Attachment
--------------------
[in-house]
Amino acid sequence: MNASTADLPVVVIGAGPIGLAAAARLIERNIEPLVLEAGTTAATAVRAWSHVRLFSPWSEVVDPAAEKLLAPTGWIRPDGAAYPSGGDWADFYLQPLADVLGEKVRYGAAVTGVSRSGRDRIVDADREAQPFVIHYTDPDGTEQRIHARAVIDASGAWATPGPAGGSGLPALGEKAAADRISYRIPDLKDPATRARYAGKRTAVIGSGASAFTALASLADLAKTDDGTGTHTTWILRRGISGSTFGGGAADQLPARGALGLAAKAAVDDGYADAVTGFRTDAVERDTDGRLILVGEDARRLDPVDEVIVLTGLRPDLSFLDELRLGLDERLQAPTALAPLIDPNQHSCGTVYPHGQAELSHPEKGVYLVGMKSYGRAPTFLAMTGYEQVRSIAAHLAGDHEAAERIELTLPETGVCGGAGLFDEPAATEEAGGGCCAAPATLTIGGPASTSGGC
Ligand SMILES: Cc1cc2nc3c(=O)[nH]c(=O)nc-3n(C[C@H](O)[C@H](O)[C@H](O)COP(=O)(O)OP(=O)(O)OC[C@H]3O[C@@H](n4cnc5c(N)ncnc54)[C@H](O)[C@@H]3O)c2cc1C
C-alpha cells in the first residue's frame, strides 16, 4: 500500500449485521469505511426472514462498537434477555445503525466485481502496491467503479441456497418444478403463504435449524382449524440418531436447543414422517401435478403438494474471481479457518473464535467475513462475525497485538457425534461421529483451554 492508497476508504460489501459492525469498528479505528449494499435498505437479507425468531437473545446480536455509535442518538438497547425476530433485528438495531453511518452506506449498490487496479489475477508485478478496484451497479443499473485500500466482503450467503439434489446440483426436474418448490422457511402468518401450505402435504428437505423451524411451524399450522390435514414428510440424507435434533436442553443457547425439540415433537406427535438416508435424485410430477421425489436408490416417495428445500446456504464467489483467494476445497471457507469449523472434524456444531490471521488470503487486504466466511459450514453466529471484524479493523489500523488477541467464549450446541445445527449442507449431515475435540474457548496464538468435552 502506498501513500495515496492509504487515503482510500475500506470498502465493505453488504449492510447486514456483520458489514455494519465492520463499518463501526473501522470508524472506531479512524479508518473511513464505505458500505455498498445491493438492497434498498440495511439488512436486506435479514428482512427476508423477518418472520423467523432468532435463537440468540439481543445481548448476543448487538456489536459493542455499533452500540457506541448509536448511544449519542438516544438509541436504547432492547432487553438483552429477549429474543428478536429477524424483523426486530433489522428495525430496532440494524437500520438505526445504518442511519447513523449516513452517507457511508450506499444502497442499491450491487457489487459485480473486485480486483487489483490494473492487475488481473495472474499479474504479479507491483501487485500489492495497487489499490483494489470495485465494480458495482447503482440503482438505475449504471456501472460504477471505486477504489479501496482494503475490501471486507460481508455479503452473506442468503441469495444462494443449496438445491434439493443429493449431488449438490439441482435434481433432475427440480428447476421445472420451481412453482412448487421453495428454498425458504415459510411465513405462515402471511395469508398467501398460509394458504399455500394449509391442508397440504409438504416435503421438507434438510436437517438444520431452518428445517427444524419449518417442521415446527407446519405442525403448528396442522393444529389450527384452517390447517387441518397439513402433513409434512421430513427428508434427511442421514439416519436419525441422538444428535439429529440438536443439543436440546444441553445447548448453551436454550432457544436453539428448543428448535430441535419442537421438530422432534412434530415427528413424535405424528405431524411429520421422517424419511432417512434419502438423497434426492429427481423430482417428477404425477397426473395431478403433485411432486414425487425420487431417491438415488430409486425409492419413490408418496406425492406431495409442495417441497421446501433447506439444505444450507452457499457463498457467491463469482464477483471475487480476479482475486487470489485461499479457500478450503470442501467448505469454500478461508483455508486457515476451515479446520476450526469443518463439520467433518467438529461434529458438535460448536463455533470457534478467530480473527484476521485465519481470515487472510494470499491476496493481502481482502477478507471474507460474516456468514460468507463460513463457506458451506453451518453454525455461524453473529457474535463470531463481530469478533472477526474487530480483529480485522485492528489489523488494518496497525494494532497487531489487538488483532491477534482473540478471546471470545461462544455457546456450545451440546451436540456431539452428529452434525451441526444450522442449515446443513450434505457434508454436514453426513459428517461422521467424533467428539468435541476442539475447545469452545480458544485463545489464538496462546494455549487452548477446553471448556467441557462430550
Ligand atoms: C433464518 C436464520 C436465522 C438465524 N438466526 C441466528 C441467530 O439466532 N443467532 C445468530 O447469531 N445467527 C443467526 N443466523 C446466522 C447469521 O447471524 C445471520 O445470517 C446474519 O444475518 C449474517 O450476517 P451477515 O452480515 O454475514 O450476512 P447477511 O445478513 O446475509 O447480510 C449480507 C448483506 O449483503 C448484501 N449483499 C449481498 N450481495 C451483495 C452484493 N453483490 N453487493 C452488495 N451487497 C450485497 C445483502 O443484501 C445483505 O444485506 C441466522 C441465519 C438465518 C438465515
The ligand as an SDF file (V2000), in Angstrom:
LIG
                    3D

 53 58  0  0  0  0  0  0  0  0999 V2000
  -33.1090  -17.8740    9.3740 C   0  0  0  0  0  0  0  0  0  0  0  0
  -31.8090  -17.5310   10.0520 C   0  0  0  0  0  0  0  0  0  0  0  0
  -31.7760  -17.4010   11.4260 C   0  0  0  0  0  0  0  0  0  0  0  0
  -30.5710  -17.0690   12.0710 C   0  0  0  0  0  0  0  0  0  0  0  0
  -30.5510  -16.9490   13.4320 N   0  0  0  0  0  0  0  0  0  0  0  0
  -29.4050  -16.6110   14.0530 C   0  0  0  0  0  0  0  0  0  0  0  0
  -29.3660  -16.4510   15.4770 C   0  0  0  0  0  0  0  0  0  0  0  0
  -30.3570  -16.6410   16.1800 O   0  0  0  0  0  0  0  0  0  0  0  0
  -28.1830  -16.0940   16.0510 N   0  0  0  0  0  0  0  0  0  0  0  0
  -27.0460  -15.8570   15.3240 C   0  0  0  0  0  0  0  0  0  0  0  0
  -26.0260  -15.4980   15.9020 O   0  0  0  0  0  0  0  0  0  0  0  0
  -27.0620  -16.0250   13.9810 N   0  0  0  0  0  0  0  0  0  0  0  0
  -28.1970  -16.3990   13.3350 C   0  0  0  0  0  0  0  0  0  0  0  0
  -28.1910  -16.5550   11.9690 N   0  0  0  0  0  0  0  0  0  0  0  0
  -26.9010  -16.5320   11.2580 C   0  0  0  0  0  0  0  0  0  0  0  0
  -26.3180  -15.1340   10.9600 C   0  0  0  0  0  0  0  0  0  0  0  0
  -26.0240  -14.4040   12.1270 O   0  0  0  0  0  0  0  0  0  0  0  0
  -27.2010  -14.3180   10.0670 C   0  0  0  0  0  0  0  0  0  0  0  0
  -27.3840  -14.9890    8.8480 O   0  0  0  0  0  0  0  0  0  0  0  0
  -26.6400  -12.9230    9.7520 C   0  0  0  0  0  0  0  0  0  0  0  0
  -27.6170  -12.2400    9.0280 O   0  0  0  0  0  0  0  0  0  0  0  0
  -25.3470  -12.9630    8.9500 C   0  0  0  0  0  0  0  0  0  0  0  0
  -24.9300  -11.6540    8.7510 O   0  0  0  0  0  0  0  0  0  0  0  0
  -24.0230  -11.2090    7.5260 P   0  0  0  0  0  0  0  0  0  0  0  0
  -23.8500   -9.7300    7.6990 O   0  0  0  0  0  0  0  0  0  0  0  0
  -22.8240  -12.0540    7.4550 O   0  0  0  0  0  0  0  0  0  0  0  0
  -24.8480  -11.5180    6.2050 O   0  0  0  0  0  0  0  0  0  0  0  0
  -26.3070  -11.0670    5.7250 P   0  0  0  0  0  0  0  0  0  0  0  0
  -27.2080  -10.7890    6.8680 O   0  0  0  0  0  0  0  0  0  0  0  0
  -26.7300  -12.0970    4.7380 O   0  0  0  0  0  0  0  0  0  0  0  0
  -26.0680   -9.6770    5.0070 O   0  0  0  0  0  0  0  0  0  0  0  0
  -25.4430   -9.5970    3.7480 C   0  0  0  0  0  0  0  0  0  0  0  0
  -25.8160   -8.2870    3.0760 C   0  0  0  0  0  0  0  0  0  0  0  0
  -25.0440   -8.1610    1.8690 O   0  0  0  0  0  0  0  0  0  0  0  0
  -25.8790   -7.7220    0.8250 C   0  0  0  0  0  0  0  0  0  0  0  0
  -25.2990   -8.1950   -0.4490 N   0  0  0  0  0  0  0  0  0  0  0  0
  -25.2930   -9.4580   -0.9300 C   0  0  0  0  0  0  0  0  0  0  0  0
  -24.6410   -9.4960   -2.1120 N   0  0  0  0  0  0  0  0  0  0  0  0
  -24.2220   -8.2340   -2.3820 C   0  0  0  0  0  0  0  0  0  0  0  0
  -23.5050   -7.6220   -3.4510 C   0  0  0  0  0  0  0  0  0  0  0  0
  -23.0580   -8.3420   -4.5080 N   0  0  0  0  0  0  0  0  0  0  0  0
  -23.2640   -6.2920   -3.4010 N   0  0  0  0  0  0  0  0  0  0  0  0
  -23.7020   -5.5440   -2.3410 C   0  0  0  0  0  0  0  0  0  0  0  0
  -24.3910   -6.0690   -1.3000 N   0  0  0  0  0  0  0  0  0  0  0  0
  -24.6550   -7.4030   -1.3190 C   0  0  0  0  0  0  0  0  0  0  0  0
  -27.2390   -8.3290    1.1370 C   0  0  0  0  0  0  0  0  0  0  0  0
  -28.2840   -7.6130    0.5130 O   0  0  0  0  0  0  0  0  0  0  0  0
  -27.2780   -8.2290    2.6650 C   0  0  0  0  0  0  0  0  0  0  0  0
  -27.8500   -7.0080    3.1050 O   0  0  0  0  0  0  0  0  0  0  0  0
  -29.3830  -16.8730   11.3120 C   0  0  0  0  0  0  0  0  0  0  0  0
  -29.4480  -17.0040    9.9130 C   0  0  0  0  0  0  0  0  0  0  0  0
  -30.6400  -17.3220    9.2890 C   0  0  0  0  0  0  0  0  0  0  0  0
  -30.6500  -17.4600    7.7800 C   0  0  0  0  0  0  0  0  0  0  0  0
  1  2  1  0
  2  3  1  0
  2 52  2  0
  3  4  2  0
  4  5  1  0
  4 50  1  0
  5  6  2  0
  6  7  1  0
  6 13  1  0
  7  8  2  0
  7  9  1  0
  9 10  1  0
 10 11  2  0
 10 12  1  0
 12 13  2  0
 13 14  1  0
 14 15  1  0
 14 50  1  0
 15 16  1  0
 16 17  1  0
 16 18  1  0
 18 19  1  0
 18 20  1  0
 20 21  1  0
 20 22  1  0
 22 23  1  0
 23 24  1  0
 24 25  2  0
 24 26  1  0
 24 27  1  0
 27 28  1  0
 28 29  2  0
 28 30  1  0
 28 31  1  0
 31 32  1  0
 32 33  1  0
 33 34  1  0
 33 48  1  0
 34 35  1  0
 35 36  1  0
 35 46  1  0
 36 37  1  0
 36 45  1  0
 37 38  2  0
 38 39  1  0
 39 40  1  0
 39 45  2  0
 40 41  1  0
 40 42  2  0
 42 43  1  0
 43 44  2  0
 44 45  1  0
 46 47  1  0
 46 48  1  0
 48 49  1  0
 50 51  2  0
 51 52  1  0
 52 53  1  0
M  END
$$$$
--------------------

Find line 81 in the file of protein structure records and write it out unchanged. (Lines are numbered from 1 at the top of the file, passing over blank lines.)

 15 16  1  0